Agranulocytes are white blood cells that do not contain granules. There are two types of agranulocytes and they are monocytes and lymphocytes. According to Liang, monocytes make up 2% to 8% of the circulating white blood cells while lymphocytes make up 25% to 33% of the white blood cells.
Monocytes contain bean-shaped nucleus and they play a role in the immune system. When monocytes enter a tissue, they can develop into macrophages which can attack any foreign material by phagocytosis so that it is unable to harm the body. They are also able to preserve an antigen to allow the body to recognise the foreign material in future. In addition, macrophages can also ingest infected cells so that the infection would not be passed on to other cells (Smith, 2010).
Lymphocytes contain large and round nucleus. They help the body to distinguish its own cells from foreign ones. When they detect a foreign material, they will immediately release chemicals to kill it. There are two main types of lymphocytes and they are T cells and B cells. T cells are lymphocytes that migrate from the bone marrow to the thymus and mature there while B cells are lymphocytes that mature in the bone marrow (Campbell, et al., 2008). T cells function by attaching themselves to the infected cell and secreting chemicals that digest both antigen and infected cell. T cells can also secrete a chemical that activates B cells, causing them to produce antibodies to fight the antigens (Blackburn, 2011).
The materials used were four frosted-end microscope slides, one lancet, two sterile alcohol swabs, one hair dryer, five Coplin jars, two coverslips, one 37oC water bath, Kim wipes, one bright-field microscope, one forcep, 95% ethanol, Carnoy fixative, distilled water, ribonuclease (RNase), methyl green-pyronin (MGP), Permount® and immersion oil.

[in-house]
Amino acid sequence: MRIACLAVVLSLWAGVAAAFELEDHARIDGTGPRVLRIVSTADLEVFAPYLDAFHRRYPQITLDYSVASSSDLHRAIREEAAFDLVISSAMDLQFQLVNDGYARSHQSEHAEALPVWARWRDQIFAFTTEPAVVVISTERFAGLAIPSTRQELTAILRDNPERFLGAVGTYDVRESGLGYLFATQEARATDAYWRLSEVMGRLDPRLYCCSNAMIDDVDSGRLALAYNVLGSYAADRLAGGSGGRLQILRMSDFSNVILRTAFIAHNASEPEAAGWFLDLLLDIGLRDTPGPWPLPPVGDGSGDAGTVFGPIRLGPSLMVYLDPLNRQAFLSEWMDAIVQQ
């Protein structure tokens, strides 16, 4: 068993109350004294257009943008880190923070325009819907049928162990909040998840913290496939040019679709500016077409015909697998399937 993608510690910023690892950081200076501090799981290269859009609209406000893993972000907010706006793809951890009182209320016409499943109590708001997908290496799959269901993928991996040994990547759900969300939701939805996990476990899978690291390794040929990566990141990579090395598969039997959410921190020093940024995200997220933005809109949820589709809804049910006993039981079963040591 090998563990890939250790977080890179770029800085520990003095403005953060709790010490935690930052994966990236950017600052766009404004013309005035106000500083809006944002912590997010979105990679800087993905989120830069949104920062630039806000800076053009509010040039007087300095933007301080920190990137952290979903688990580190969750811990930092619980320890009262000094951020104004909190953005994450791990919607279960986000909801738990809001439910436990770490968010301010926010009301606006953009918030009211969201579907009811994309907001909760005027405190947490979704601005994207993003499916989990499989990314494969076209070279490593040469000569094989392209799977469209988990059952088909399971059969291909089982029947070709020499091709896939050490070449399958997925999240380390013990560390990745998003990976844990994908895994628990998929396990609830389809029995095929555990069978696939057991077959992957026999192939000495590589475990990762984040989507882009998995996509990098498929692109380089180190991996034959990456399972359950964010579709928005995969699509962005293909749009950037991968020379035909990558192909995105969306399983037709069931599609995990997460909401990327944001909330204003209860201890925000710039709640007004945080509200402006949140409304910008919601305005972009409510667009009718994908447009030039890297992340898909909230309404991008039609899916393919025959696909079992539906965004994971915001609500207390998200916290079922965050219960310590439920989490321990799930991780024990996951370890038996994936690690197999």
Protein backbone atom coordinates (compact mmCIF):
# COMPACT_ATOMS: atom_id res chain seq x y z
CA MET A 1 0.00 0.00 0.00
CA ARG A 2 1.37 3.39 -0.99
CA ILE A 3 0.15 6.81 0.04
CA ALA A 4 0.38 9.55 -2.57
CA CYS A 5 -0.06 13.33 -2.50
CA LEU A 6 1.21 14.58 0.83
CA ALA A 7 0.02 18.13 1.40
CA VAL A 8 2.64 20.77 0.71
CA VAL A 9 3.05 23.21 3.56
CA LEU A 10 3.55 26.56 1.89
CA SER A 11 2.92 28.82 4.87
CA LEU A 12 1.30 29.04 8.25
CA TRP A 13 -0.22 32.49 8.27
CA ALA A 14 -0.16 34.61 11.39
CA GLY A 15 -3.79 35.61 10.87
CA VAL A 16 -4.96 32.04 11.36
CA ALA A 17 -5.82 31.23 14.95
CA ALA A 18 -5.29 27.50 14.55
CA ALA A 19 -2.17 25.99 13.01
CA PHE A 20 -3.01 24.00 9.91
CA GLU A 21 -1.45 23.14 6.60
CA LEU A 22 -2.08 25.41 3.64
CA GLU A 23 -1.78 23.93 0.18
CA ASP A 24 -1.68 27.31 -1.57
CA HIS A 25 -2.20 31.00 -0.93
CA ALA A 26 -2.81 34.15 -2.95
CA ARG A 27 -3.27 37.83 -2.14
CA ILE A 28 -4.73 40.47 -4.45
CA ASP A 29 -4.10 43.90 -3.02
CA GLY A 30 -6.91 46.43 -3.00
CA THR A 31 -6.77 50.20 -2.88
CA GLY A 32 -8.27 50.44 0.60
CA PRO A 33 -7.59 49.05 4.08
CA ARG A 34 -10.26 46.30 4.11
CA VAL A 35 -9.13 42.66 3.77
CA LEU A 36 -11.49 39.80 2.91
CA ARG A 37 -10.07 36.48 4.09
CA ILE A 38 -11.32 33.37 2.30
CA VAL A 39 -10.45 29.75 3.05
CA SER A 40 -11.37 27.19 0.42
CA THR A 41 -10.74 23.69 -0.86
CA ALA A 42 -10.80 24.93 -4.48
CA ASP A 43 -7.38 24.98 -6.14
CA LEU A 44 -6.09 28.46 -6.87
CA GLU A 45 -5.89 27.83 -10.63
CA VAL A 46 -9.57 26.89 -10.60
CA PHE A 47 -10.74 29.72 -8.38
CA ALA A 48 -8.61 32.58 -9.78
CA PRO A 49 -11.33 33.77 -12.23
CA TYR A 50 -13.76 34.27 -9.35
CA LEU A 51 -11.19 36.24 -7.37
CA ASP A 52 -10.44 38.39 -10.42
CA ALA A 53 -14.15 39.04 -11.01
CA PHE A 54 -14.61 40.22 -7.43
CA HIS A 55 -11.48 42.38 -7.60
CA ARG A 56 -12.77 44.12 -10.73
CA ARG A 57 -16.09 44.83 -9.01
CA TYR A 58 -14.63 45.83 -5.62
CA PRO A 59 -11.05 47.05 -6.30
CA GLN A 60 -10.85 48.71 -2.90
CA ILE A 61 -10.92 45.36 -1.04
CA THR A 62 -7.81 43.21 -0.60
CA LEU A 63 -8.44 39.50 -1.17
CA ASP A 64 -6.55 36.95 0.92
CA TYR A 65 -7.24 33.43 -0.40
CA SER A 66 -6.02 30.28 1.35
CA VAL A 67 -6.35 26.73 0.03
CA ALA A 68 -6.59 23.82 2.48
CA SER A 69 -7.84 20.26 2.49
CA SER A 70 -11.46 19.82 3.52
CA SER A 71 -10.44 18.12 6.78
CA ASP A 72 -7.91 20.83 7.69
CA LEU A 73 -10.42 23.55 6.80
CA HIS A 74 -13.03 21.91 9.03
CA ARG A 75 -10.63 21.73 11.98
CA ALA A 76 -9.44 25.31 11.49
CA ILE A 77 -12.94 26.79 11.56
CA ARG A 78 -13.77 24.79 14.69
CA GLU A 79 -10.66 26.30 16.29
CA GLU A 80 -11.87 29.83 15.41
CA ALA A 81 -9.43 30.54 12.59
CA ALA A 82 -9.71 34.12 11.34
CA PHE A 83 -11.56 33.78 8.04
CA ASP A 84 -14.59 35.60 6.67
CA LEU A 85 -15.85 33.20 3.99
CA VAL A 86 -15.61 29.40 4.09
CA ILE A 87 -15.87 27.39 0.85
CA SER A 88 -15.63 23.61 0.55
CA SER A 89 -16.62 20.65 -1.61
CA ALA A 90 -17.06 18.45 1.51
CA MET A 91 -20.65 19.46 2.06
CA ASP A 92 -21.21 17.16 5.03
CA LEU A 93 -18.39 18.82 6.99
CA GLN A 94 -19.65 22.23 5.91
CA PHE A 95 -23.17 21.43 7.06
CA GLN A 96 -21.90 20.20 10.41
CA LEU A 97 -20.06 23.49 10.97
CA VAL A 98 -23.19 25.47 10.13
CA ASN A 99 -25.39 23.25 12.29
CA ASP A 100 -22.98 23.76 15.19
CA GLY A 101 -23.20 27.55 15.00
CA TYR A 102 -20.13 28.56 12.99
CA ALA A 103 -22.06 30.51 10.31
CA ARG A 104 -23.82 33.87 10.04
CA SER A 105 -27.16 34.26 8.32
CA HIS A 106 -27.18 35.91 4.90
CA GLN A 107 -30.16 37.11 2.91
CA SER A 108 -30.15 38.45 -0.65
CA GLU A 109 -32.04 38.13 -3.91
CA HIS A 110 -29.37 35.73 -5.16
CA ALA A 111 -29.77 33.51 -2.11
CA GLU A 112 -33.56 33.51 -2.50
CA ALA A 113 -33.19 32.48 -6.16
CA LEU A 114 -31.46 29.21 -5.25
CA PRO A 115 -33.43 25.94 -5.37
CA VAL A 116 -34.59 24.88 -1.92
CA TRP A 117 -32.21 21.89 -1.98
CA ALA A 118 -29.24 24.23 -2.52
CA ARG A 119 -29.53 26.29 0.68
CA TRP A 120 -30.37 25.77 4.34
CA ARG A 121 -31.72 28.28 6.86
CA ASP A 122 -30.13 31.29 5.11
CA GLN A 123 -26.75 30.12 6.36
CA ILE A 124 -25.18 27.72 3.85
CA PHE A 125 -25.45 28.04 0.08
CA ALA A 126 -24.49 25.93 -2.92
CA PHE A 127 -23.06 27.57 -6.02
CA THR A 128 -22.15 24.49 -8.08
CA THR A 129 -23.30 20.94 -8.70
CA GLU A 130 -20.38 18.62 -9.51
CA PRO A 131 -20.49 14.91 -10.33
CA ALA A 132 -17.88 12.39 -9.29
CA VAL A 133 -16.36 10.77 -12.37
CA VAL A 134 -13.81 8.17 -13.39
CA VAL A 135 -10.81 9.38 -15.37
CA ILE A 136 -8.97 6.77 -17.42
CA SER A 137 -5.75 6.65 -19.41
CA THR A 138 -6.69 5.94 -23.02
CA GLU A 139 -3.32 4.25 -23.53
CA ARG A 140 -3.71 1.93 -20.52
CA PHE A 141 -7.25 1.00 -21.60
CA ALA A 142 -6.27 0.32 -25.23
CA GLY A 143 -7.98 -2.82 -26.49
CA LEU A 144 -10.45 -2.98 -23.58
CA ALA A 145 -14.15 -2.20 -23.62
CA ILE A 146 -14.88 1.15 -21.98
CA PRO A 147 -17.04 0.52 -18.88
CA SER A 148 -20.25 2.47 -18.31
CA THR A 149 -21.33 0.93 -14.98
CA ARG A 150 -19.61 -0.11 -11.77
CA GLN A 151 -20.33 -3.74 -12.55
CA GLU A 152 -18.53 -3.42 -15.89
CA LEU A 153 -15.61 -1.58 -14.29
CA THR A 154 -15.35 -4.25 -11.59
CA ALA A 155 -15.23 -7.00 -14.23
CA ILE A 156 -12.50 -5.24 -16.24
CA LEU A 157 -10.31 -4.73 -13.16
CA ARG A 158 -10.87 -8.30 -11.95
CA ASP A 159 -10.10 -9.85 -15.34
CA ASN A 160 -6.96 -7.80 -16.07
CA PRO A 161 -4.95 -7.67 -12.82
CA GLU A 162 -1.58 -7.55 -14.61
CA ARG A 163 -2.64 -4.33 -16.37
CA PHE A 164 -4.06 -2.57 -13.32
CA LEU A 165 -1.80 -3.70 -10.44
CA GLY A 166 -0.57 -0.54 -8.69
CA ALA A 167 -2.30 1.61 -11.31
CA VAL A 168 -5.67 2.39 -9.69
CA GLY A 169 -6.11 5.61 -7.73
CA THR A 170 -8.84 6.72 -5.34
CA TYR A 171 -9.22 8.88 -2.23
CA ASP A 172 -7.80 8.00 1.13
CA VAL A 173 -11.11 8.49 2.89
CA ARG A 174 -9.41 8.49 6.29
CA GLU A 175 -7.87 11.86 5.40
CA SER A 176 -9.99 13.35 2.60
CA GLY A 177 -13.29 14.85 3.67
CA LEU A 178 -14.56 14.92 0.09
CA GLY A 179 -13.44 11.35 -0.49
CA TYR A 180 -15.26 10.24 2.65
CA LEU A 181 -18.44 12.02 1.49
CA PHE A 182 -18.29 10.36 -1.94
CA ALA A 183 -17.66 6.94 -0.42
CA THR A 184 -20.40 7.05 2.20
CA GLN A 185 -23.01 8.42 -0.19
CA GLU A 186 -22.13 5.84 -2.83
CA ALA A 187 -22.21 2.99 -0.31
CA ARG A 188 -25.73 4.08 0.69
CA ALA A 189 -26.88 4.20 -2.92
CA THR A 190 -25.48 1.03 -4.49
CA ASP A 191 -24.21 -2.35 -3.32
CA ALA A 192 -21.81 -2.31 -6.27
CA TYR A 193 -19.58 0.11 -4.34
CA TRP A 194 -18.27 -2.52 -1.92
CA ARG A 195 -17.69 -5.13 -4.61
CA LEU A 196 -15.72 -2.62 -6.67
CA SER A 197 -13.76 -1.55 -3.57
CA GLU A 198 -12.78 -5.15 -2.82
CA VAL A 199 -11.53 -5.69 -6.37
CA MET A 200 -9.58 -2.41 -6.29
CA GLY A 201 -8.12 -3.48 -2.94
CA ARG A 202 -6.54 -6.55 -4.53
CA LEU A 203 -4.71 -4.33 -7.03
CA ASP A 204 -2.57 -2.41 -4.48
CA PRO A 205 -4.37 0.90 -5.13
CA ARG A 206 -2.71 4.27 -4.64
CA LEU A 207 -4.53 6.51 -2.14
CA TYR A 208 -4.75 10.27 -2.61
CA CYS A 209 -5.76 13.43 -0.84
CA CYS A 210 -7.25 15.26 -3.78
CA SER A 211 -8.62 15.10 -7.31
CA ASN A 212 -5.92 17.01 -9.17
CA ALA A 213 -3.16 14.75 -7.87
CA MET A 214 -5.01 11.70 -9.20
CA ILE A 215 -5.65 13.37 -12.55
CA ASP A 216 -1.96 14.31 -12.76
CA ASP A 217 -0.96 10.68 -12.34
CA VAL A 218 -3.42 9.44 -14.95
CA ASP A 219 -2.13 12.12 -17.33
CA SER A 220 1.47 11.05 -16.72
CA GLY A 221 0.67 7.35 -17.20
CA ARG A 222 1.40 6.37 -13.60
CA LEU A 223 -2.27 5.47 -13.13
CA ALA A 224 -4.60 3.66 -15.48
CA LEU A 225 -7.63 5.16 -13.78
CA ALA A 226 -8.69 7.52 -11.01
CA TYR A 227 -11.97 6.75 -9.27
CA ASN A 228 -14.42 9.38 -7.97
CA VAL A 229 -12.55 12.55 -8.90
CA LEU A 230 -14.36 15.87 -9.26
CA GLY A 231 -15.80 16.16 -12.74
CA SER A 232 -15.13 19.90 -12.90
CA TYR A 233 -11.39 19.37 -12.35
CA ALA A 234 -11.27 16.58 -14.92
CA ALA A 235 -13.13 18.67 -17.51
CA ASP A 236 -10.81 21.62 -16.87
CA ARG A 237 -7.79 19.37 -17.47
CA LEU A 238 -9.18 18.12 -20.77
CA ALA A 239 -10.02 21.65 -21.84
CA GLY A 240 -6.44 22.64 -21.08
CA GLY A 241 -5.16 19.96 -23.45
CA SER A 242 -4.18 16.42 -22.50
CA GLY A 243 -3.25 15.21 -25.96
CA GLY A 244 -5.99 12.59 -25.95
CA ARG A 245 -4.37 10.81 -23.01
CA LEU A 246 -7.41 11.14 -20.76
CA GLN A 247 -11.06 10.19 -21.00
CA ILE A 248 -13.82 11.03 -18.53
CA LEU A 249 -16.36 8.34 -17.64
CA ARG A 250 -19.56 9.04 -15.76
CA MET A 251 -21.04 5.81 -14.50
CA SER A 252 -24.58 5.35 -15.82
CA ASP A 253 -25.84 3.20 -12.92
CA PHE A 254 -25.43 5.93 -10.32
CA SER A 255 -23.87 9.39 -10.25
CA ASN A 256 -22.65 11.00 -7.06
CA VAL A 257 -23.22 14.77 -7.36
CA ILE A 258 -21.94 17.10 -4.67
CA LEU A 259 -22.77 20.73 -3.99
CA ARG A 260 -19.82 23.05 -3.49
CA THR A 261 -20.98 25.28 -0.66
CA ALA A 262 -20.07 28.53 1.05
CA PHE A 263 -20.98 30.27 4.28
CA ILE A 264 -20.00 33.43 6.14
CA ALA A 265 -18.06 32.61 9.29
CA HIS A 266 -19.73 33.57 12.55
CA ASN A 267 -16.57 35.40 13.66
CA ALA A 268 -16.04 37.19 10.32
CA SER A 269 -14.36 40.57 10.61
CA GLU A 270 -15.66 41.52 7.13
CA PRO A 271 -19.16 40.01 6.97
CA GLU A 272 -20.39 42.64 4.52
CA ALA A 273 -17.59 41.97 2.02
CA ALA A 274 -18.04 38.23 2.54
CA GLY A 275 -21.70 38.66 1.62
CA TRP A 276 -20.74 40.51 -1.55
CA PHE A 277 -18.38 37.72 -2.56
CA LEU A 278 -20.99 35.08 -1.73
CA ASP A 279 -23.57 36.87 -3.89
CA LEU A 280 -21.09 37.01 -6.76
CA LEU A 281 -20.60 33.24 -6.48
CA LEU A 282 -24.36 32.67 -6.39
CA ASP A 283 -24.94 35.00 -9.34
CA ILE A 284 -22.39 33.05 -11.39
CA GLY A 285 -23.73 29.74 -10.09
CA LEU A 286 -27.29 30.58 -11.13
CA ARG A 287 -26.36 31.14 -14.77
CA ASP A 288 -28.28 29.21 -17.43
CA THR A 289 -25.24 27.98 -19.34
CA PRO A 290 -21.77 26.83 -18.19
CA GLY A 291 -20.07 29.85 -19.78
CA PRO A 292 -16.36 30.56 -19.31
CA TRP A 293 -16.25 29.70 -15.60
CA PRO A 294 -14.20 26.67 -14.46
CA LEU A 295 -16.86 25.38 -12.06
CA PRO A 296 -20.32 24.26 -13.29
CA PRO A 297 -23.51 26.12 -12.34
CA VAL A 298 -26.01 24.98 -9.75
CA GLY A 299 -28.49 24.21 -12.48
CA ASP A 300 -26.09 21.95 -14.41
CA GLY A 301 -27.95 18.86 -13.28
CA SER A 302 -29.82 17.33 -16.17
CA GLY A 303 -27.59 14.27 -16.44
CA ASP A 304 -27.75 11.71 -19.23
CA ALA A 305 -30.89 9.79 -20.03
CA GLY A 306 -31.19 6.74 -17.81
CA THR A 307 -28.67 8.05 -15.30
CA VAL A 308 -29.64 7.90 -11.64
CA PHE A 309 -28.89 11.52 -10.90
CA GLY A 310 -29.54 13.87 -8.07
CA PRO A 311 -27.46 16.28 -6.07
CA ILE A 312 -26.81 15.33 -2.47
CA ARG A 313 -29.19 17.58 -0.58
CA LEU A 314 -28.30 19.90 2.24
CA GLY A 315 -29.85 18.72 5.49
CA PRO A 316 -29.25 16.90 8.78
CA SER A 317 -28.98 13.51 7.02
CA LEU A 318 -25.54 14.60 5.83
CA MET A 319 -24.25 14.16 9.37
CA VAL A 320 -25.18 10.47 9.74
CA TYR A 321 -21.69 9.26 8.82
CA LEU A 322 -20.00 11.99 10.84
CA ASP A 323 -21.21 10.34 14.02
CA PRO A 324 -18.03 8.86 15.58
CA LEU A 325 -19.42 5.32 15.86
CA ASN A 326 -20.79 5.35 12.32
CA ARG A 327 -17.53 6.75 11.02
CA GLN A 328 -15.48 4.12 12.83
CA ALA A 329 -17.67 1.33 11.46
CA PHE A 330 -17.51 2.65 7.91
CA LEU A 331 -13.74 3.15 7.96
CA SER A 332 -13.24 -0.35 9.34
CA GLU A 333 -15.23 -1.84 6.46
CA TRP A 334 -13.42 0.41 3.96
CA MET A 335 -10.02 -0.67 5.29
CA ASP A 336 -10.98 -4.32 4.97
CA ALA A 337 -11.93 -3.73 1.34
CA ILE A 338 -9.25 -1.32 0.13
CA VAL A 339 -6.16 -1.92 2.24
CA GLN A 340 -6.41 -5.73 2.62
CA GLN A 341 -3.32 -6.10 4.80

3.1 Preparation of blood smears
Two frosted-end microscope slides were cleaned thoroughly after they were dipped in 95% ethanol and wiped with Kim Wipes®. Aseptic techniques were used to obtain the blood sample. After the hands were cleaned with soap and water and dried, the tip of the middle finger was cleaned with a sterile alcohol swab. After the fingertip had dried, it was lanced with a sterile lancet and then squeezed. The first drop of blood was wiped away. The finger was squeezed again and the drop of blood was placed near one end of the slide. A second slide was held with its edge about 30o angle on the first and brought towards the drop. After contact had been made, the drop spread along the edge of the slide. The second slide was pushed to the other end in one smooth action. The procedure was repeated to make a second blood smear. The lanced finger was cleaned with a sterile alcohol swab after the smears have been made.